Zambia opposition shuns parliament after president's re-election
Zambia’s main opposition party on Friday boycotted President Edgar Lungu’s first parliamentary address since his contested re-election, which his rivals say was rigged.
The poll campaign saw clashes between supporters of Lungu's Patriotic Front (PF) and his rival Hakainde Hichilema's United Party for National Development (UPND).
All 58 UPND lawmakers shunned the official opening of parliament and party secretary general Stephen Katuka declined comment when approached by AFP.
Lungu, who won the August 11 election by around 100,000 votes, condemned the violence.
"Zambia has had a long record of peaceful elections -- it was disheartening to witness the post-election violence," he told parliament.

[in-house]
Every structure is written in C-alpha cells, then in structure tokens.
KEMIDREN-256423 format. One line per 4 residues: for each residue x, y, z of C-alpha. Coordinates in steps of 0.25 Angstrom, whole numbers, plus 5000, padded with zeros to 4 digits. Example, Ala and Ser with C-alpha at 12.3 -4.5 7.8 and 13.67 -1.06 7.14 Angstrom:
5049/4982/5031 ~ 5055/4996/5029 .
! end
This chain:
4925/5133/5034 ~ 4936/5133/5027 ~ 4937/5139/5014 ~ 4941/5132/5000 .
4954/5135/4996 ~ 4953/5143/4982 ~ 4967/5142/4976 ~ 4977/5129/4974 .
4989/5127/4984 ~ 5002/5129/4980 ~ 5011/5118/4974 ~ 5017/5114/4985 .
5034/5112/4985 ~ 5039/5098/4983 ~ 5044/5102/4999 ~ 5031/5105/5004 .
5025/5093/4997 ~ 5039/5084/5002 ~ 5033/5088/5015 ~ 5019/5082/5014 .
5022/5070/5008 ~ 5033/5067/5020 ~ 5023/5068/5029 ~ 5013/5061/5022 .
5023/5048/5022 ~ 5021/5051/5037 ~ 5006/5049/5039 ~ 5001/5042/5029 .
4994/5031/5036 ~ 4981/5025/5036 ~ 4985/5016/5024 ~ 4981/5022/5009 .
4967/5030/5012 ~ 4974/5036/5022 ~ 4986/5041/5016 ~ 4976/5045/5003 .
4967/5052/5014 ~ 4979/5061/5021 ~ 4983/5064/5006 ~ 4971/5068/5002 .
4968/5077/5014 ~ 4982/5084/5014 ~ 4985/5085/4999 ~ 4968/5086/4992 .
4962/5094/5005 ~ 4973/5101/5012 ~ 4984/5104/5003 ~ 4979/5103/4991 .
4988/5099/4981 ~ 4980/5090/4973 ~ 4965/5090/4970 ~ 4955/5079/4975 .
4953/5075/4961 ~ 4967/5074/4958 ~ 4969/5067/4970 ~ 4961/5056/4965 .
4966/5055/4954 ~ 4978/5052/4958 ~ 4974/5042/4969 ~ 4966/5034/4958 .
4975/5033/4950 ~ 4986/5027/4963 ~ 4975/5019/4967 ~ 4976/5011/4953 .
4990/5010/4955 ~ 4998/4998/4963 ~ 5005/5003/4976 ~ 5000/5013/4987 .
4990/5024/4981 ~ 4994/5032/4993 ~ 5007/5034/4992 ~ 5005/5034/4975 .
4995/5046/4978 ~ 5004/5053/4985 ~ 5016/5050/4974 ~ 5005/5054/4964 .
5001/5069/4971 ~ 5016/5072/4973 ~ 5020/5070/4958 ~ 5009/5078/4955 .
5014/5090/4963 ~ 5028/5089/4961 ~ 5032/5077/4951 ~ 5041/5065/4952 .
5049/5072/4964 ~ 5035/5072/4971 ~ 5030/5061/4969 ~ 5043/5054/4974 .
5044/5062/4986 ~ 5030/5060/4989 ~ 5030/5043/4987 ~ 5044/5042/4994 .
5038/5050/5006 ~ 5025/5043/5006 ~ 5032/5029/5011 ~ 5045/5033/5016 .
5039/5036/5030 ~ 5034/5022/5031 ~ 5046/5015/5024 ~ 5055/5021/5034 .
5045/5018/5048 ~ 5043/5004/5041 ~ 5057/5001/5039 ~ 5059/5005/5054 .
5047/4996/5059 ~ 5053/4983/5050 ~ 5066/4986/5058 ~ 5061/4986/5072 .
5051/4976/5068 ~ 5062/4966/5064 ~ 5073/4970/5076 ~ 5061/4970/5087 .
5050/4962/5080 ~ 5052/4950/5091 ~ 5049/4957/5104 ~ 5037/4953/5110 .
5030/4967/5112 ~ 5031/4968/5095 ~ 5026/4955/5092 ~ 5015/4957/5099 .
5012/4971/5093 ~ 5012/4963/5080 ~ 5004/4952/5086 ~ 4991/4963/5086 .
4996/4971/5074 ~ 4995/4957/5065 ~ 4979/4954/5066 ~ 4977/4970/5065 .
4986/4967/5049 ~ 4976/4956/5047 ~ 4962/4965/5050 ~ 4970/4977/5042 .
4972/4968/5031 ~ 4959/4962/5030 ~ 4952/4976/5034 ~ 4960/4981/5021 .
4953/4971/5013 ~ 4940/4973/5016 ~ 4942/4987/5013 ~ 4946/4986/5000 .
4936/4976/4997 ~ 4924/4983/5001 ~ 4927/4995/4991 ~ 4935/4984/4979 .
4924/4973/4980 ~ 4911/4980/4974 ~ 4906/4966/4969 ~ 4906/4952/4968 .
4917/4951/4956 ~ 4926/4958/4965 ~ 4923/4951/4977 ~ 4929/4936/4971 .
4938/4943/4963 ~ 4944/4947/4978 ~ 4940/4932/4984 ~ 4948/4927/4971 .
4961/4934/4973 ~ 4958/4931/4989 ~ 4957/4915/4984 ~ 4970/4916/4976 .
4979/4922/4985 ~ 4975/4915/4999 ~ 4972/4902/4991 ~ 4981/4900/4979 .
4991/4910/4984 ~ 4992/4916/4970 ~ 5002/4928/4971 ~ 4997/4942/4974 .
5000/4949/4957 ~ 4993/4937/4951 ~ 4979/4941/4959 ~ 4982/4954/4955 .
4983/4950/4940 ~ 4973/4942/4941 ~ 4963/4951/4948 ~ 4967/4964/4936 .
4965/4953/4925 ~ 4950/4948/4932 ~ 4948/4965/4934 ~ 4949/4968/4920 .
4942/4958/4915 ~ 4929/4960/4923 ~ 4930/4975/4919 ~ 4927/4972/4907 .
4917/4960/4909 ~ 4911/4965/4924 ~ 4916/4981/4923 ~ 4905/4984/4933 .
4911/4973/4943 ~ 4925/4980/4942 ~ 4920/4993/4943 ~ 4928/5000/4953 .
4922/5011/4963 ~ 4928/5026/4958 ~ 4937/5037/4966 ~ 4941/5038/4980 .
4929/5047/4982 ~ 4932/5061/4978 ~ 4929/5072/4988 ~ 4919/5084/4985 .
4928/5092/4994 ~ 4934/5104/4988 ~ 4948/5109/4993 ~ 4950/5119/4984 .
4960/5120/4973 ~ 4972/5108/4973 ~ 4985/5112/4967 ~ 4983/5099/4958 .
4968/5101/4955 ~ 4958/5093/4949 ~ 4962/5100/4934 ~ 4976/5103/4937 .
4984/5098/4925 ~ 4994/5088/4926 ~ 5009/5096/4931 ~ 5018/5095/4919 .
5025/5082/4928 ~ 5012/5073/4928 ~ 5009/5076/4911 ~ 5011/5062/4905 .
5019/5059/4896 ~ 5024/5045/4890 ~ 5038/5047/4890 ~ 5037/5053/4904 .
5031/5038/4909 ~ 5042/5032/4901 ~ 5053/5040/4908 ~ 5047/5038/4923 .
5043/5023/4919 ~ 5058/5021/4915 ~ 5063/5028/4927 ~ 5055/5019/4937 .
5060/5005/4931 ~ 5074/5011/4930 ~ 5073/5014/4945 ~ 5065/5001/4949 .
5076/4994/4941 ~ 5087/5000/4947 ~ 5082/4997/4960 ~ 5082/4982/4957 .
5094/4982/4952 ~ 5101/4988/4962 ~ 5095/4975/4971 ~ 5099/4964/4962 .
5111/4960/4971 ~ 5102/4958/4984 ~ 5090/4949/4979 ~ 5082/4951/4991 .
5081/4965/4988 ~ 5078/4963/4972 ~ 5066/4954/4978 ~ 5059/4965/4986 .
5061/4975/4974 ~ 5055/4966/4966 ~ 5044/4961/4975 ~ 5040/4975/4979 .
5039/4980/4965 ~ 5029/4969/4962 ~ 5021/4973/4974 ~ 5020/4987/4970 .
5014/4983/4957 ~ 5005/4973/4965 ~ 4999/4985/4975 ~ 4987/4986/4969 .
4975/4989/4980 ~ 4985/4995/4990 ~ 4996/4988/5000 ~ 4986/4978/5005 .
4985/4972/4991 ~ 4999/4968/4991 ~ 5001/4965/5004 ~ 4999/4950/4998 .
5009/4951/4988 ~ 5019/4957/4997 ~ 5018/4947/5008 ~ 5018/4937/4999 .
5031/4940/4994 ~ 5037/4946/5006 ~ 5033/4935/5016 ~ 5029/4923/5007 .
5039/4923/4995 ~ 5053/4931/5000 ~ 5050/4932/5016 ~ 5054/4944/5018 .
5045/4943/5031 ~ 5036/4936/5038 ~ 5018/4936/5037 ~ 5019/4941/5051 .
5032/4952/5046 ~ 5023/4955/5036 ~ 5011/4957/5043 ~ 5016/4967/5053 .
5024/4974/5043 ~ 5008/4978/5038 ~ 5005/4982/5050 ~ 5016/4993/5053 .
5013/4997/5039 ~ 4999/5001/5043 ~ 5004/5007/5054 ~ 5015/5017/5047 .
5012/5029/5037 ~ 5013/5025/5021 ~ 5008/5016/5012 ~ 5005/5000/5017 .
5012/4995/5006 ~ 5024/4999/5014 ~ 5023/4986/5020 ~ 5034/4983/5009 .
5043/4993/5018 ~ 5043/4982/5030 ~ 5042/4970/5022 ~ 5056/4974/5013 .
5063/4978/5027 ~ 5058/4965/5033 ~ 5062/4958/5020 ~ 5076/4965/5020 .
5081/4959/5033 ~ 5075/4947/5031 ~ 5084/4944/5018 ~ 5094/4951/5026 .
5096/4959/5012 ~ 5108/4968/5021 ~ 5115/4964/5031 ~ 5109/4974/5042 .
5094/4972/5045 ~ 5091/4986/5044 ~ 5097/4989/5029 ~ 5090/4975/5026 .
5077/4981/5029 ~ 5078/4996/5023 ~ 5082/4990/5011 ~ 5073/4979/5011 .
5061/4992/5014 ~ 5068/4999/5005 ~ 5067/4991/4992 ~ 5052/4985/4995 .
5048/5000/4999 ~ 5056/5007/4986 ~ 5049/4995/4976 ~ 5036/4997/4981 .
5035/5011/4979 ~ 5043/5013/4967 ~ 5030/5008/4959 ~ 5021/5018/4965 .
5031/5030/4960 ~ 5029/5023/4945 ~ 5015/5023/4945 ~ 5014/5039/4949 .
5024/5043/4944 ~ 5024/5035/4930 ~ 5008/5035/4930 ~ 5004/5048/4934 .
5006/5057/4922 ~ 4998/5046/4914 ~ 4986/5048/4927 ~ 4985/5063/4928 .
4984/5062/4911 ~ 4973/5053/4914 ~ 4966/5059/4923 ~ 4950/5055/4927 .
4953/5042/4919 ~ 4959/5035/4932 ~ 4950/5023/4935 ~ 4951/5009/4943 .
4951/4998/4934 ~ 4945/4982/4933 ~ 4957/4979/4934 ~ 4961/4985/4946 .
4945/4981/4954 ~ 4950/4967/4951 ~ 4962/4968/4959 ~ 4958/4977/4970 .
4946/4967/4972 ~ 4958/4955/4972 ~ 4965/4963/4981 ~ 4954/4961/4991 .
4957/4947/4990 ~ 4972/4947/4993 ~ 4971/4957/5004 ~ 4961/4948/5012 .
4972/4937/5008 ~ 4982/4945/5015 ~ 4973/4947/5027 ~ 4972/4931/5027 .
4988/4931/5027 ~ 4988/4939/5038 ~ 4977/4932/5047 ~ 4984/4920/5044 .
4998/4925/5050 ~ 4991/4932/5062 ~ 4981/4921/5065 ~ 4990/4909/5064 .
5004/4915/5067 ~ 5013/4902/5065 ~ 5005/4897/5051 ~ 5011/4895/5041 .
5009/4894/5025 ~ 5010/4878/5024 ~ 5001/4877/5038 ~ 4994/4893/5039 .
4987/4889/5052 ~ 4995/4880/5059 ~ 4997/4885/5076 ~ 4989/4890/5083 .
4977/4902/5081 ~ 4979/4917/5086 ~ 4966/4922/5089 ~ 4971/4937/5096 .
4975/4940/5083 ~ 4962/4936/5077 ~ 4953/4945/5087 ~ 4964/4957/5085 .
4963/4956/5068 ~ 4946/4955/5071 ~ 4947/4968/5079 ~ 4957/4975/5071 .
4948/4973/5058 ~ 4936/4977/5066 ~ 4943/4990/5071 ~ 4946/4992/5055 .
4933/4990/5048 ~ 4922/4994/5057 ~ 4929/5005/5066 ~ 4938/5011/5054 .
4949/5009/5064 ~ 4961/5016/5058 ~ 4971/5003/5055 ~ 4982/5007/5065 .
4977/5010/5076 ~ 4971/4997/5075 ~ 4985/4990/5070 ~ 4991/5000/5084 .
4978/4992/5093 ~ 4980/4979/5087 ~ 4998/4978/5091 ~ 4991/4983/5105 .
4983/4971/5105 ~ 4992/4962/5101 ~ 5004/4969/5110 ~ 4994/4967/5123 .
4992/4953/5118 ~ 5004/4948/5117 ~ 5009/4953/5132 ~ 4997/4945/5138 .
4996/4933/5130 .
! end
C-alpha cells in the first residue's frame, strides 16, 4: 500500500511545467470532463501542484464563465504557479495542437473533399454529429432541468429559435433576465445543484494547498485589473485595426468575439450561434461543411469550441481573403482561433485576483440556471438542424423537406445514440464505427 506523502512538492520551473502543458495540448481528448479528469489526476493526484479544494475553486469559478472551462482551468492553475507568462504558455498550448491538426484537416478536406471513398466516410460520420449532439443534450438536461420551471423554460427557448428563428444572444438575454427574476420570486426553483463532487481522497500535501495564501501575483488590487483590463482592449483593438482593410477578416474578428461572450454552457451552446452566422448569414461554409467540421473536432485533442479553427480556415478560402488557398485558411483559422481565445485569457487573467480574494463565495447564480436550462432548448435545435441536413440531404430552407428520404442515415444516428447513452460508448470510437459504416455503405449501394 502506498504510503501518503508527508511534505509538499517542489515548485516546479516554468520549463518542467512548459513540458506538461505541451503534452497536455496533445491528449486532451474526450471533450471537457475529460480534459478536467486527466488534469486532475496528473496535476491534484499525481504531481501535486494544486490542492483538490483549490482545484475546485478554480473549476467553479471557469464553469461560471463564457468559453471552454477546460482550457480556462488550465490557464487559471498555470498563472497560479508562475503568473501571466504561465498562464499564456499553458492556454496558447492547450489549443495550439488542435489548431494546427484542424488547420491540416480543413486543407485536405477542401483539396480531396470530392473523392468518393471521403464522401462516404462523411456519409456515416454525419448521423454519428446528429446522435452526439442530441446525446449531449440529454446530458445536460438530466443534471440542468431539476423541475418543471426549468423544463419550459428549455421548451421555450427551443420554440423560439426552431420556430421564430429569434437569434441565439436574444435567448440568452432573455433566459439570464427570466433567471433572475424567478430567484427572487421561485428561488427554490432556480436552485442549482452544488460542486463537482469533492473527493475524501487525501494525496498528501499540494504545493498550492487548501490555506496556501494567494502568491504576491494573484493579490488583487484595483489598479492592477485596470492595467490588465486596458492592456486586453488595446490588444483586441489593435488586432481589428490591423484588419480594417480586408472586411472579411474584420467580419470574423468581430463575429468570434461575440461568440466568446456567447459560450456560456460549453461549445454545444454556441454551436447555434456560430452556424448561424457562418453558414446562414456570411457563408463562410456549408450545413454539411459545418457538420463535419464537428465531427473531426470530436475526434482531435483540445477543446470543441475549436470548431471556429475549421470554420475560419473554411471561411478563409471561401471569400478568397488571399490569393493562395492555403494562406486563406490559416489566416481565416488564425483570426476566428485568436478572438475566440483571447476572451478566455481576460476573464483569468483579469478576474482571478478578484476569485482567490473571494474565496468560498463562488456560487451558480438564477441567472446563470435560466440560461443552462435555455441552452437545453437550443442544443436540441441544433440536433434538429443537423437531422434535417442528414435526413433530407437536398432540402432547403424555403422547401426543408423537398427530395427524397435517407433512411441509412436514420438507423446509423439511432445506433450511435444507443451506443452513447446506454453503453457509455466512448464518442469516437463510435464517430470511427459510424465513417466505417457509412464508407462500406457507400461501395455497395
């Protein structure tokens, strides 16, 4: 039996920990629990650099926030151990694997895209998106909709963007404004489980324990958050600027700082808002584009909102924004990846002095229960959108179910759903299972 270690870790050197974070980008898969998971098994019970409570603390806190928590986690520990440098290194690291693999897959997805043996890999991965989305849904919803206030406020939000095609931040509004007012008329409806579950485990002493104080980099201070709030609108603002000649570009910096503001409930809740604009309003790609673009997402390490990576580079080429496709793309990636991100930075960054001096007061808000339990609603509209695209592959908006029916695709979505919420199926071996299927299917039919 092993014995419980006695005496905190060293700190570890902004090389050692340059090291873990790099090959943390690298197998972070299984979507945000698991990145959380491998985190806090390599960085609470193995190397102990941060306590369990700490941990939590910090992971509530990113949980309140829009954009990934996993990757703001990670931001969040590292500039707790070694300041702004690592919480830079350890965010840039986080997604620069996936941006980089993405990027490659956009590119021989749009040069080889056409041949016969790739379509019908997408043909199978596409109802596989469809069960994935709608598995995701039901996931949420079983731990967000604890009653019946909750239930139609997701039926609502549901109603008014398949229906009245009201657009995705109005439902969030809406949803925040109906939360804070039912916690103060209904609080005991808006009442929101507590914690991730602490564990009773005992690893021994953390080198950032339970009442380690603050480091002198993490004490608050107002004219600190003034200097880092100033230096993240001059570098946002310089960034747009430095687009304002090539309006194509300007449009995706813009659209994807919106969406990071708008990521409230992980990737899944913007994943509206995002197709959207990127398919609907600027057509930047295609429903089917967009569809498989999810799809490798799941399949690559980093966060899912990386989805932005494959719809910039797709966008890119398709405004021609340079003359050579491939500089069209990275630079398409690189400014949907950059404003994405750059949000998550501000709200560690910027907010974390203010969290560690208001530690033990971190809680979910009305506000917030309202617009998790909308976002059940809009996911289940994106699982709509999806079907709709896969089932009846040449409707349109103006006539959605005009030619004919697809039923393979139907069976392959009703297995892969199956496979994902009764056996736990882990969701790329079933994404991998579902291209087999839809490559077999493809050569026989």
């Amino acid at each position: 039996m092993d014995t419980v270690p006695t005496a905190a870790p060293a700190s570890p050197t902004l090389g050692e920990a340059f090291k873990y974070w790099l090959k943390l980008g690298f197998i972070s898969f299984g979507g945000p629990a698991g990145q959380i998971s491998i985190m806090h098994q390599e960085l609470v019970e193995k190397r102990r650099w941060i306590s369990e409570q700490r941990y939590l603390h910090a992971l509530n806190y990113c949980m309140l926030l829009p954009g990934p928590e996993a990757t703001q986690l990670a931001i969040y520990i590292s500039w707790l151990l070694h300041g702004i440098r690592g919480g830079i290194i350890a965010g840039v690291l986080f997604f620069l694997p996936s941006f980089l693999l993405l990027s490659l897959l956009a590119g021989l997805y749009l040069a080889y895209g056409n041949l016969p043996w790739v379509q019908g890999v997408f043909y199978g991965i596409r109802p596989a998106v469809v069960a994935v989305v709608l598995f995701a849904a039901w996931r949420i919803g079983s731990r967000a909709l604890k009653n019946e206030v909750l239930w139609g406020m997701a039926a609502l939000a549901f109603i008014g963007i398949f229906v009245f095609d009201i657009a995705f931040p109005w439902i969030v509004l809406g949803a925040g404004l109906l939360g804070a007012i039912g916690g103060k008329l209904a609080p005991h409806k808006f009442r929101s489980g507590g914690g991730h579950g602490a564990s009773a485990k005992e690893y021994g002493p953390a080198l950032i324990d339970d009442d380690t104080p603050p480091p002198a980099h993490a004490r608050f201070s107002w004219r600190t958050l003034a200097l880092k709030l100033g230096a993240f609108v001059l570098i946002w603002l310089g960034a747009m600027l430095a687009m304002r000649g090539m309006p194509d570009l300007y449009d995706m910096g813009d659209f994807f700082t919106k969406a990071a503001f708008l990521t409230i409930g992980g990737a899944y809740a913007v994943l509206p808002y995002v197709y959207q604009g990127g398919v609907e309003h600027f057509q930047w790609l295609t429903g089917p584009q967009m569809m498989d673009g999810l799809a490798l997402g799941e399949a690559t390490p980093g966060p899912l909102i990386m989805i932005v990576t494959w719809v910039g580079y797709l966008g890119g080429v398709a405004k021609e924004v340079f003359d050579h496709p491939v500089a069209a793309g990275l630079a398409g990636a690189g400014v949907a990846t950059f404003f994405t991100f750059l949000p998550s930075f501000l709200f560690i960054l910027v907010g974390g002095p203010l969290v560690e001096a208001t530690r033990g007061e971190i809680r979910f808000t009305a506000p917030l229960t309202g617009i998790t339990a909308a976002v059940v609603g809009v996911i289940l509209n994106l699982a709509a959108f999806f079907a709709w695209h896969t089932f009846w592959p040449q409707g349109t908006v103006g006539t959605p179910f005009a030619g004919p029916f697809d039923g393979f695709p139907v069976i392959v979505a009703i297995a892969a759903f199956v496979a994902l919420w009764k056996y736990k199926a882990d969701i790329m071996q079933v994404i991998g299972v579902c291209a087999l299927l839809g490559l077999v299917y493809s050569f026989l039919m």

"I condemned the violence in the strong terms and I still condemn it."
Hichilema, a wealthy businessman who has run five times for president, accused Lungu, the election commission and court judges of fraud over the vote result.
With prices of copper, the country's key export, on a downward slope and unemployment and inflation soaring, Lungu said Zambia had to diversify its economy.
"We have to make agriculture a real business venture and our focus should be boosting agriculture production," he said.
Lungu also vowed to fight corruption, saying there would be "no sacred cows and sacrificial lambs".
Zambia, a British colony until 1964, recorded GDP growth of 3.6 percent last year -- its slowest rate since 1998.